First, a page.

The Meaning of the Olympic Rings

The Olympic symbol is one of the most recognizable logos out there. But those rings weren't dreamed up at an advertising agency. They were hand-drawn on a letter to a colleague by the father of the modern Olympics, and every detail of what he drew had its own specific meaning.

Five by Five

French aristocrat Pierre de Frédy, Baron de Coubertin first proposed reviving the ancient Greek Olympic games in 1894. In 1896, he got his way: the first modern Olympic Games were held in their original birthplace of Athens, although only 14 nations participated in those flagship events. The 1912 Stockholm Games were the first to host athletes from all of the inhabited continents: North America, South America, Africa, Eurasia, and Oceania.

It was the year after those Olympic Games that Coubertin drew the design that would live on for more than a century: five interlocked rings, hand-colored blue, yellow, black, green, and red. That design appeared at the top of a letter he sent to a colleague, and in 1915, it became the official Olympic symbol.

The Symbolism

Why five rings? You may have guessed by now: it was to represent the five continents of the world, all of which had recently been featured at the Olympic Games. (While you may have learned that there are seven continents, what defines a continent is open to interpretation. In Coubertin's view, there were five.)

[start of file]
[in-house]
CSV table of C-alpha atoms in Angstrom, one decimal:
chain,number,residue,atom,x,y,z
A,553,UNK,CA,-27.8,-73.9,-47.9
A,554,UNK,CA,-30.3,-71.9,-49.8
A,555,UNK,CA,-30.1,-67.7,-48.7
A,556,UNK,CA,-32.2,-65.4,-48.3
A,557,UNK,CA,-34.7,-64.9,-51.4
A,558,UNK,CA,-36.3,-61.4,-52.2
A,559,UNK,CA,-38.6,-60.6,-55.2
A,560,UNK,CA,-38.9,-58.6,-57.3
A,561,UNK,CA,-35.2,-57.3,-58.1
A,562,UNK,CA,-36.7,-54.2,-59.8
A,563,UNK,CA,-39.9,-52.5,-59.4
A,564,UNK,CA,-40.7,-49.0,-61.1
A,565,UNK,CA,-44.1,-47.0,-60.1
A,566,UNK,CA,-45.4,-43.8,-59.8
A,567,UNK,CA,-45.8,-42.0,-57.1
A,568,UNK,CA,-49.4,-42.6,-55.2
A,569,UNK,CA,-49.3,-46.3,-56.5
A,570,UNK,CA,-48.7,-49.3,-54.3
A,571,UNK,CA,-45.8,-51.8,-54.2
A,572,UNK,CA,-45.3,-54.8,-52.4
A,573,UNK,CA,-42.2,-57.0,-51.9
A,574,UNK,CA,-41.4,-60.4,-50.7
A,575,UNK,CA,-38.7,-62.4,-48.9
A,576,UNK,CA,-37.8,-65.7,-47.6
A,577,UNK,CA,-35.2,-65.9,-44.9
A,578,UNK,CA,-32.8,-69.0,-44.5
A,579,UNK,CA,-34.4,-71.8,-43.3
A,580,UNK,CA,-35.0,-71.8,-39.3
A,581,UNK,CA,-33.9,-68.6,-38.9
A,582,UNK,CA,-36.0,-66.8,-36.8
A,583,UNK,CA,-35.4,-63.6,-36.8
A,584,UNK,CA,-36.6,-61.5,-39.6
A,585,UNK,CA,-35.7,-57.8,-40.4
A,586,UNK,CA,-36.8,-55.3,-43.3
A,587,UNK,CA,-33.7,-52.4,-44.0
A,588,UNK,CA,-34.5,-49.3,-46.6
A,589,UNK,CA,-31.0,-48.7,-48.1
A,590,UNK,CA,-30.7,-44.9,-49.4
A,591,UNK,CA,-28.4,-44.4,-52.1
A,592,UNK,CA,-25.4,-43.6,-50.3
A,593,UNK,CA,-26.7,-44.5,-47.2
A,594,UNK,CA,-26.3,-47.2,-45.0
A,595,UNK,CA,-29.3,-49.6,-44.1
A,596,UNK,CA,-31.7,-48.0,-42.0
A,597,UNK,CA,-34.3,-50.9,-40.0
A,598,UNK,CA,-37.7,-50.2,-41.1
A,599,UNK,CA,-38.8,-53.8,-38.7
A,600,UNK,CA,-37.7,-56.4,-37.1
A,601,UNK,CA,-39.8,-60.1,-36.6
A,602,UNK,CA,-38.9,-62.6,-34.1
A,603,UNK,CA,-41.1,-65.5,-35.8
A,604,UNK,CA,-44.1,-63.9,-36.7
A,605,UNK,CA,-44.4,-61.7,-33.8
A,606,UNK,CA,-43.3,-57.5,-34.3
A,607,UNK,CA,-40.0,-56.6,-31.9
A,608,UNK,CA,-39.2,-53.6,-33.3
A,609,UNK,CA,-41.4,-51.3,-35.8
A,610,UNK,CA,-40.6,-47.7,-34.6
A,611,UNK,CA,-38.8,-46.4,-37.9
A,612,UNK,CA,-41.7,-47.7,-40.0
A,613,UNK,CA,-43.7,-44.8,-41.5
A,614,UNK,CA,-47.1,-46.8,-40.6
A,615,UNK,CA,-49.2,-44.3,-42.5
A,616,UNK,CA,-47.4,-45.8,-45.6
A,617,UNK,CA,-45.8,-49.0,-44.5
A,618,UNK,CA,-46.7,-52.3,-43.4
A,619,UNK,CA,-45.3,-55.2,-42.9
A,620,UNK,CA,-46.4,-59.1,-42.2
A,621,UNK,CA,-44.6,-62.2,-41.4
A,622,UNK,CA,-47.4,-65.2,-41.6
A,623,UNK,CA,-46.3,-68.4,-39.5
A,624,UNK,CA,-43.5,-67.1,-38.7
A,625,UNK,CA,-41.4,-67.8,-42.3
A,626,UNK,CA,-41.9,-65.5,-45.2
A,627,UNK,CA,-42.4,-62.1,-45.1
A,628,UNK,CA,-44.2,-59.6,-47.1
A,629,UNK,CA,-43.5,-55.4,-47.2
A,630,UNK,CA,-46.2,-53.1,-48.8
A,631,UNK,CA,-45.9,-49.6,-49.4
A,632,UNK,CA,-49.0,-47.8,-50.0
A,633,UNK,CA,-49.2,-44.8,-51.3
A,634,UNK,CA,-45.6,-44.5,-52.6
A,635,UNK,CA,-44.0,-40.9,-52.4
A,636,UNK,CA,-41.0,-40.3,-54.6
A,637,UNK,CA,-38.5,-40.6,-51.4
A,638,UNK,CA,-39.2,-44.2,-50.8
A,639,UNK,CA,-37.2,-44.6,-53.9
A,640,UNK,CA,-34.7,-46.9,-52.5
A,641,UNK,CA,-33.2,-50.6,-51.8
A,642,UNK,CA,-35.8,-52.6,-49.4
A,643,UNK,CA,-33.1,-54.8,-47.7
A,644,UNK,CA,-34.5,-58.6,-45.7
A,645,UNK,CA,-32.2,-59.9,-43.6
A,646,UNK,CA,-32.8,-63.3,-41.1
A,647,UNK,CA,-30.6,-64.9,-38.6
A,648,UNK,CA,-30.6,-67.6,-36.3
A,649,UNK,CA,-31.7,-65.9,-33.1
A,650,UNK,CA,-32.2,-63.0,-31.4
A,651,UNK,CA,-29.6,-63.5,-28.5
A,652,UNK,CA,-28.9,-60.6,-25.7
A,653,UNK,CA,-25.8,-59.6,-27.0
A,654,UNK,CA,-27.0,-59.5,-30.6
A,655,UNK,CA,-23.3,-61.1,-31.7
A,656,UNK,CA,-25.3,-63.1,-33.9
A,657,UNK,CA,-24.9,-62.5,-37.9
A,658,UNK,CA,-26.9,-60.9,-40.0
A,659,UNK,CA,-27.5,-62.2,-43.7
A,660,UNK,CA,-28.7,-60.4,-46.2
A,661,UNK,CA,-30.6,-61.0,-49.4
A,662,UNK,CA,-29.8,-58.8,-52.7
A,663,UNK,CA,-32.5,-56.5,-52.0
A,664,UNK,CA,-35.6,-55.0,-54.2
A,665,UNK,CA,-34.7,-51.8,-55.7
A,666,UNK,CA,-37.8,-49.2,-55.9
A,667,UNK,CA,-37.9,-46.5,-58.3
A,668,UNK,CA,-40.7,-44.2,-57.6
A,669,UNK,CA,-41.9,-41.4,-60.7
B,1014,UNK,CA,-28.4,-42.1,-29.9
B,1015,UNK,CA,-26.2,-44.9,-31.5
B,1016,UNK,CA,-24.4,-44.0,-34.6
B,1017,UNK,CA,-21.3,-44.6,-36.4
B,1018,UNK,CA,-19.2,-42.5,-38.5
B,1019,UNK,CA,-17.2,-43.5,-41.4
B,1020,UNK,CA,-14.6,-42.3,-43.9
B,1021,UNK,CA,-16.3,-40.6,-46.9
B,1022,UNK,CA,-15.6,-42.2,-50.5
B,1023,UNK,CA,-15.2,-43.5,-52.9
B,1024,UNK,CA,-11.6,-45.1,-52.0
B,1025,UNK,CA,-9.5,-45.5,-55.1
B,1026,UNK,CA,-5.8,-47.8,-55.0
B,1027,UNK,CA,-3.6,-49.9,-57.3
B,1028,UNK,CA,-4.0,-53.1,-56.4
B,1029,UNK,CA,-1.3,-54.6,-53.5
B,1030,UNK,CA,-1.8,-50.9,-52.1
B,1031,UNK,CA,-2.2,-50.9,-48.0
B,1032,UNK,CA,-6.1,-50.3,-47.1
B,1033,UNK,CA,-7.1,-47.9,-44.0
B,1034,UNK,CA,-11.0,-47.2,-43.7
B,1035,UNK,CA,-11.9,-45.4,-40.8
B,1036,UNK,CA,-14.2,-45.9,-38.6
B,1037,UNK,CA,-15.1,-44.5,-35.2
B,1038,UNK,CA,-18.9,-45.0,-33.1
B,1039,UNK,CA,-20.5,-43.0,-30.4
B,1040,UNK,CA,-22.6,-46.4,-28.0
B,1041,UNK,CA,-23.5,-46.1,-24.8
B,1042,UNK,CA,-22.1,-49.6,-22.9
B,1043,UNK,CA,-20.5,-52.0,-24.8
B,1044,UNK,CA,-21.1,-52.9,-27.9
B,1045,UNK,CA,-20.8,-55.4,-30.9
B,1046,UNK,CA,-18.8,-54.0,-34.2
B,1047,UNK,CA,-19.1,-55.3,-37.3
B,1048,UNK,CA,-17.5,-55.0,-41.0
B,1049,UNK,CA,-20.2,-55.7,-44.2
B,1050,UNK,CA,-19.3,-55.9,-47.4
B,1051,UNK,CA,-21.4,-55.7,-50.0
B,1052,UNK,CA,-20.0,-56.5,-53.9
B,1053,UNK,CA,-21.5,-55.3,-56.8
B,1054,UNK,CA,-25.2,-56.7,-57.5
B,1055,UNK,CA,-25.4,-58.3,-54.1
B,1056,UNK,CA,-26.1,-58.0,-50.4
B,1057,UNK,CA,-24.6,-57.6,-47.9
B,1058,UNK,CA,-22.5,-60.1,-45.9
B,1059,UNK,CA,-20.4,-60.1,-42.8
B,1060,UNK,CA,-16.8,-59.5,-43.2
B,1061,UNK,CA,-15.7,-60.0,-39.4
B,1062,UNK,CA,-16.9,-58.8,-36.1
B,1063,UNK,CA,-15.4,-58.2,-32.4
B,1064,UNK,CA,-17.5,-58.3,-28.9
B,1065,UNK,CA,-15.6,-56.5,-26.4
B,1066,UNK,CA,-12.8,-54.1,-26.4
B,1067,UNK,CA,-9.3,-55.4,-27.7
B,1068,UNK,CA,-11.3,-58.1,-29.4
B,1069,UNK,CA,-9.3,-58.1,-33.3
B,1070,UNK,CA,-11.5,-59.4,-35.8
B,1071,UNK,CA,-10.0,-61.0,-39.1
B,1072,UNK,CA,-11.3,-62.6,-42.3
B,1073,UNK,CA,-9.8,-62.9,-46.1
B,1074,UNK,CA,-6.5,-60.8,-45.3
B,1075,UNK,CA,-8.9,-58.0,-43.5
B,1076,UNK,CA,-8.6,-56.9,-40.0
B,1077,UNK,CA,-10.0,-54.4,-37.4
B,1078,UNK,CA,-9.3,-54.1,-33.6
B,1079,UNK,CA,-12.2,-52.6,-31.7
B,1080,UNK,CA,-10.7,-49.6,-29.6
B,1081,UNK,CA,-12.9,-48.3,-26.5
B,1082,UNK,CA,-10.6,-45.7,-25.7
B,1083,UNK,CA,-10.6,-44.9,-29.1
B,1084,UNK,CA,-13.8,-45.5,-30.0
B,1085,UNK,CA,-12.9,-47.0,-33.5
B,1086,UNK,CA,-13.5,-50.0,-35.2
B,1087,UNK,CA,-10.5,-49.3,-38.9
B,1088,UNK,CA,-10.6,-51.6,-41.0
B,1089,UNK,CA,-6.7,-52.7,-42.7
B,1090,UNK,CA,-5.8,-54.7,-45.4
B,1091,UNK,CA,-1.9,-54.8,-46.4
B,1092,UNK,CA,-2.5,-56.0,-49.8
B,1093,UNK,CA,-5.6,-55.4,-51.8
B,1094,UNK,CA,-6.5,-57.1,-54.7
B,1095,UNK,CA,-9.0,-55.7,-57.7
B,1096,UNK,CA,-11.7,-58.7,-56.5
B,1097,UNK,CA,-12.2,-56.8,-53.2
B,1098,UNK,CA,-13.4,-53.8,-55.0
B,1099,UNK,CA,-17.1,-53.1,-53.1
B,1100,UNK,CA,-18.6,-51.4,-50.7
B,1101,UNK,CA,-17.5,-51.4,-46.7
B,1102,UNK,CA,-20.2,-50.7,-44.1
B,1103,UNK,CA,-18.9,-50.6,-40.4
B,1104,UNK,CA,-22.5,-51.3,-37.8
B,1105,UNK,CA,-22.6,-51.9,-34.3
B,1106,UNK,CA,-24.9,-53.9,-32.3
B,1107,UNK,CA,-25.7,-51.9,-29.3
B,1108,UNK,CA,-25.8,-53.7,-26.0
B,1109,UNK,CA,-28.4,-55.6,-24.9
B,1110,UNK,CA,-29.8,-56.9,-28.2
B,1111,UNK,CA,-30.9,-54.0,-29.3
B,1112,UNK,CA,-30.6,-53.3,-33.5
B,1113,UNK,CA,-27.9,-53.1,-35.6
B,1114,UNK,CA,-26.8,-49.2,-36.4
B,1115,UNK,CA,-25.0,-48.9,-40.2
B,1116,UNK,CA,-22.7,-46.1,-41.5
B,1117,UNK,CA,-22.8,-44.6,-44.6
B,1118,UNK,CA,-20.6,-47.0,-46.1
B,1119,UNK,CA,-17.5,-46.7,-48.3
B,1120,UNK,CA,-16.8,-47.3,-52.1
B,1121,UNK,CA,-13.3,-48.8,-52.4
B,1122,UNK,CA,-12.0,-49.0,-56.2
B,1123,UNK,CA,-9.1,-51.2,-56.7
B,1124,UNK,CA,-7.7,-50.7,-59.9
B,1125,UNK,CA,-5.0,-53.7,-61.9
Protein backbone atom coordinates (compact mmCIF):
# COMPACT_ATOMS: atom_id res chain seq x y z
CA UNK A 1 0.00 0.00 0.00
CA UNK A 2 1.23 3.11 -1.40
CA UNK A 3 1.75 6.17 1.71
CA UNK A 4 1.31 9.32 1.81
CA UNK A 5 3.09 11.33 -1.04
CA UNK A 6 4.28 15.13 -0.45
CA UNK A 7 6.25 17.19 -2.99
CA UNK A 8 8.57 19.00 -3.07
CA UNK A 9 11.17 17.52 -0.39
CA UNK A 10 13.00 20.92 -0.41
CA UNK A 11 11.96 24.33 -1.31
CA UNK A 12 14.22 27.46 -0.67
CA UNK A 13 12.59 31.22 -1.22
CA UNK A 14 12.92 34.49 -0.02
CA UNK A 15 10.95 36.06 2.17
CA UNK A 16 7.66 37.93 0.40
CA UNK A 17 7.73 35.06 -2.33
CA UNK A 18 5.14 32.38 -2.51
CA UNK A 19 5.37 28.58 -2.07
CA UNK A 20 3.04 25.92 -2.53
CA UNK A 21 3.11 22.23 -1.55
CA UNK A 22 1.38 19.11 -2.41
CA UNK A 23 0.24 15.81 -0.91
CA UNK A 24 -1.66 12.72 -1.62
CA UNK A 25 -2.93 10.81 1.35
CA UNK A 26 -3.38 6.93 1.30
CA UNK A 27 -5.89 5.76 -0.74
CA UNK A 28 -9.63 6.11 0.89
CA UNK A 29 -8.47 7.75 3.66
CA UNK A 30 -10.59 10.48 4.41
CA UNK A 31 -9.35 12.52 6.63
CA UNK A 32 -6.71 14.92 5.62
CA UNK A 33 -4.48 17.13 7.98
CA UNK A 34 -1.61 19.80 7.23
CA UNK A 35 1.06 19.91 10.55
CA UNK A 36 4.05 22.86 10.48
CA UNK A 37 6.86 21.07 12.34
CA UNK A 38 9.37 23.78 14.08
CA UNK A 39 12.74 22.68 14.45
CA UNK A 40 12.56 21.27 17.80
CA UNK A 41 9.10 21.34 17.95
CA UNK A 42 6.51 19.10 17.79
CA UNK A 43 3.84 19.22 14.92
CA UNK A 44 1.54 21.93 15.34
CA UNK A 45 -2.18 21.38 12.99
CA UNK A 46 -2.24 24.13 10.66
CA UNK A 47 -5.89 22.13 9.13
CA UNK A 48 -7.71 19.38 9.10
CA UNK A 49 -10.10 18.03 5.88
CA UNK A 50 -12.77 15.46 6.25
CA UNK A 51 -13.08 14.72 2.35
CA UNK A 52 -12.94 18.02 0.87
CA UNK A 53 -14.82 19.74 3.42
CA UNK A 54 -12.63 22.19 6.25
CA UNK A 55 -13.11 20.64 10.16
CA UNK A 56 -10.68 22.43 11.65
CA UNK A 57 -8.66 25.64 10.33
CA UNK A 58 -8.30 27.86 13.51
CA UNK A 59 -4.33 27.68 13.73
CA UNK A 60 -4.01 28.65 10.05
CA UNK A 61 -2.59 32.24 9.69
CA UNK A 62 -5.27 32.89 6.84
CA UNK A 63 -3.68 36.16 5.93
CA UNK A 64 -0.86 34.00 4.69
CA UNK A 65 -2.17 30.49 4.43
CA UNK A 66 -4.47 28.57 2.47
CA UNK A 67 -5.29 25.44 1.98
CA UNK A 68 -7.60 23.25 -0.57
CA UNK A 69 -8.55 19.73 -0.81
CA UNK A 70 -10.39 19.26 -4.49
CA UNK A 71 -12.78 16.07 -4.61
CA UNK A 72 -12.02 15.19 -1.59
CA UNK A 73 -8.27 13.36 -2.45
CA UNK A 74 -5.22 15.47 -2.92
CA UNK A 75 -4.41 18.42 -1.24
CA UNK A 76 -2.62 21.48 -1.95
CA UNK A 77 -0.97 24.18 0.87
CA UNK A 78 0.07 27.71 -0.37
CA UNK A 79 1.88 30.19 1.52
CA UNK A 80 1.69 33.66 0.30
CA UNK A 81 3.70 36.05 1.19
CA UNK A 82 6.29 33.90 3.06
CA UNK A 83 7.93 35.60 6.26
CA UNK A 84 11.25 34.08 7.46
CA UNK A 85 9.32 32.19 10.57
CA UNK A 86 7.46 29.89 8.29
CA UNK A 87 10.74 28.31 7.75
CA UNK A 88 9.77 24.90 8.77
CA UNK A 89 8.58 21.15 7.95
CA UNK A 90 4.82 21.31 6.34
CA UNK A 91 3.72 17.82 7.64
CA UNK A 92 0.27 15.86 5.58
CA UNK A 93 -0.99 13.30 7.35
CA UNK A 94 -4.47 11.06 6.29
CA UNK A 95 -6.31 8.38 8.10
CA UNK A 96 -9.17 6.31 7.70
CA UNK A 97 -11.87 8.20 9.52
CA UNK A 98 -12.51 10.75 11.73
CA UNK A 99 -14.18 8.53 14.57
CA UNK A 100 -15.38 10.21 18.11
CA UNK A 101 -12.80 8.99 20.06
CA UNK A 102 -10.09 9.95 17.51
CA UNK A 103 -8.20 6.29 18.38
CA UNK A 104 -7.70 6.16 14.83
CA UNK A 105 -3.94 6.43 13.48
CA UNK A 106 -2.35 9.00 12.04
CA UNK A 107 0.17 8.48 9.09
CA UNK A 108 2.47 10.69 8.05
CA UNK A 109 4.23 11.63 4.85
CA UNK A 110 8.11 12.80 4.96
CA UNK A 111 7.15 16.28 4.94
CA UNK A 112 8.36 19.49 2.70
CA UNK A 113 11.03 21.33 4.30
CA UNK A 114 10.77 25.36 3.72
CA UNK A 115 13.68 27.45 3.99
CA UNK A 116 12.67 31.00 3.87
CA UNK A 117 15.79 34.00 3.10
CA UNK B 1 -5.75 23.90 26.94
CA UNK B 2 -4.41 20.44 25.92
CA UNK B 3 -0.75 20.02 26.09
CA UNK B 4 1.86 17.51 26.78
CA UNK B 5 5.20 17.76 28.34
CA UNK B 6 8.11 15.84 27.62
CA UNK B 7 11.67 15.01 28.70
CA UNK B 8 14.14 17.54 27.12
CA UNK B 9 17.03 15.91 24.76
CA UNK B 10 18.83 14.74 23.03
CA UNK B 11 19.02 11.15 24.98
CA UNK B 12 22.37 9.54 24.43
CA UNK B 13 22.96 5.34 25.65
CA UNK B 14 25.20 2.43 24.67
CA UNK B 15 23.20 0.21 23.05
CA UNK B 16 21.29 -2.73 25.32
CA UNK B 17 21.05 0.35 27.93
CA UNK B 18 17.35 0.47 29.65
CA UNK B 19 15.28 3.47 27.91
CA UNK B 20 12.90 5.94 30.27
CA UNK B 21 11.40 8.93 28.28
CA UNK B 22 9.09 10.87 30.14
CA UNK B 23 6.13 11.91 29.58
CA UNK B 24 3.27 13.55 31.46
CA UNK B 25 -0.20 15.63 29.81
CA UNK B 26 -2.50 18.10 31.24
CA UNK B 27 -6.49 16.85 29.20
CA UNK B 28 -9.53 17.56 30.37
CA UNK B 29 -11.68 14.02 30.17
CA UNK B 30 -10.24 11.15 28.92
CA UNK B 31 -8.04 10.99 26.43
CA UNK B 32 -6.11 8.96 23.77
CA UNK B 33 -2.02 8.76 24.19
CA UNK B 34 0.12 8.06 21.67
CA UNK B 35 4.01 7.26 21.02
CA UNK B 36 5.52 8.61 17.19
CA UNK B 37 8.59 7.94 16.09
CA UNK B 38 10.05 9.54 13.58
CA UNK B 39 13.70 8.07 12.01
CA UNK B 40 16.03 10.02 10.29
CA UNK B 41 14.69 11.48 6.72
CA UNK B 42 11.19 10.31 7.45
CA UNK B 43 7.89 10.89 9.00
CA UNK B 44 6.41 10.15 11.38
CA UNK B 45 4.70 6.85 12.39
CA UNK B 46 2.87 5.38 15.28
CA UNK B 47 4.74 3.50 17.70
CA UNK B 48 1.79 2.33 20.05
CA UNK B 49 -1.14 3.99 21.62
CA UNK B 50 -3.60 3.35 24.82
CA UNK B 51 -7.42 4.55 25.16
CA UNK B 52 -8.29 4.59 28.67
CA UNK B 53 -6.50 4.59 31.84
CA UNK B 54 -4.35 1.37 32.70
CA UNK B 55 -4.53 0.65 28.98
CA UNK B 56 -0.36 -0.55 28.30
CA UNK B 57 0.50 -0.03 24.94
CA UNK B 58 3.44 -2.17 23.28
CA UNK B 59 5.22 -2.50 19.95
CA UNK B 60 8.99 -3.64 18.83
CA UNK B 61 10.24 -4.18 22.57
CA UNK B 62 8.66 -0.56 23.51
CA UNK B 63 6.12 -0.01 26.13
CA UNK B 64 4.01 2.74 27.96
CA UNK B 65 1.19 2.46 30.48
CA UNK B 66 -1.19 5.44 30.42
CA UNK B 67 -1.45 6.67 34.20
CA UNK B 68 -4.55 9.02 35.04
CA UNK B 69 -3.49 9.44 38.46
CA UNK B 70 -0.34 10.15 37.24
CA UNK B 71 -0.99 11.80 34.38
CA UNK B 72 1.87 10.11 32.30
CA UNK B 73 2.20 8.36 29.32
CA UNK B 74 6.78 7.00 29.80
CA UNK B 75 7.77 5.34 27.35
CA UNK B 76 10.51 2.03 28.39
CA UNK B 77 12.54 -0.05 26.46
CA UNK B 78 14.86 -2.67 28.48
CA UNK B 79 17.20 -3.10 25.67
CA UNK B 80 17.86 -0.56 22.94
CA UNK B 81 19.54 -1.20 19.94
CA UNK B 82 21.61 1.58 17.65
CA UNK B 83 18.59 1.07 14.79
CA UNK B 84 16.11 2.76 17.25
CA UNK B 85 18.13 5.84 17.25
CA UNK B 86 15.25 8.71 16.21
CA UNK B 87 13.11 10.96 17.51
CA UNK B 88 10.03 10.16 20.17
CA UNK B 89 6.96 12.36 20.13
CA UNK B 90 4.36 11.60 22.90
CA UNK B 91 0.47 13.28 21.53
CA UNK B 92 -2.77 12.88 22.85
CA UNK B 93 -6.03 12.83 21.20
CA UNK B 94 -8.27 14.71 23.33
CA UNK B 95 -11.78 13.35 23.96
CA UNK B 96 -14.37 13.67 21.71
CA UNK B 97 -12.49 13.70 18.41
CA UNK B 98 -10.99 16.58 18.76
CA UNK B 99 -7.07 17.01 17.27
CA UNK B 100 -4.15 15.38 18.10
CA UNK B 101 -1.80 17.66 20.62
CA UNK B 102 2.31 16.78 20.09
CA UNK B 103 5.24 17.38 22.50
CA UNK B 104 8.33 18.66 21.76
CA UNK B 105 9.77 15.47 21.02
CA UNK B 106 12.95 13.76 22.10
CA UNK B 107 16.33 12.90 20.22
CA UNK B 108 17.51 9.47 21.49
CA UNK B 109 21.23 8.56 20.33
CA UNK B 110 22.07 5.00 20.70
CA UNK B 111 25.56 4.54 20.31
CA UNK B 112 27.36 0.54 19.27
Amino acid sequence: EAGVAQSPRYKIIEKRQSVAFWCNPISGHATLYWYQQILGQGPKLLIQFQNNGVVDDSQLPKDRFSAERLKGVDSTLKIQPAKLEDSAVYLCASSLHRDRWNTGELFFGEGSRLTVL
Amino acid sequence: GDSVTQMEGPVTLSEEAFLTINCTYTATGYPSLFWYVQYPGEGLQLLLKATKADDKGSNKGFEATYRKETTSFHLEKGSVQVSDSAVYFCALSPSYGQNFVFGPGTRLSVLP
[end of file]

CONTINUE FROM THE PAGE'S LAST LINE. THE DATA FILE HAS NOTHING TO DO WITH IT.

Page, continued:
And what about the colors? Again, Coubertin's counting might not be the same as yours. He counted six colors, not five: the five colors of the rings, plus the white background.

Here's what Coubertin had to say about it in 1931: "The Olympic flag has a white background, with five interlaced rings in the centre: blue, yellow, black, green and red. This design is symbolic; it represents the five continents of the world, united by Olympism, while the six colours are those that appear on all the national flags of the world at the present time."

For a brand-new look at this ancient event, check out "The Games: A Global History of the Olympics" by David Goldblatt, which was released January 2018. We handpick reading recommendations we think you may like. If you choose to make a purchase through that link, Curiosity will get a share of the sale.

What Do the Olympic Rings Stand For?

Written by Ashley Hamer January 17, 2018

Curiosity uses cookies to improve site performance, for analytics and for advertising. By continuing to use our site, you accept our use of cookies, our Privacy Policy and Terms of Use.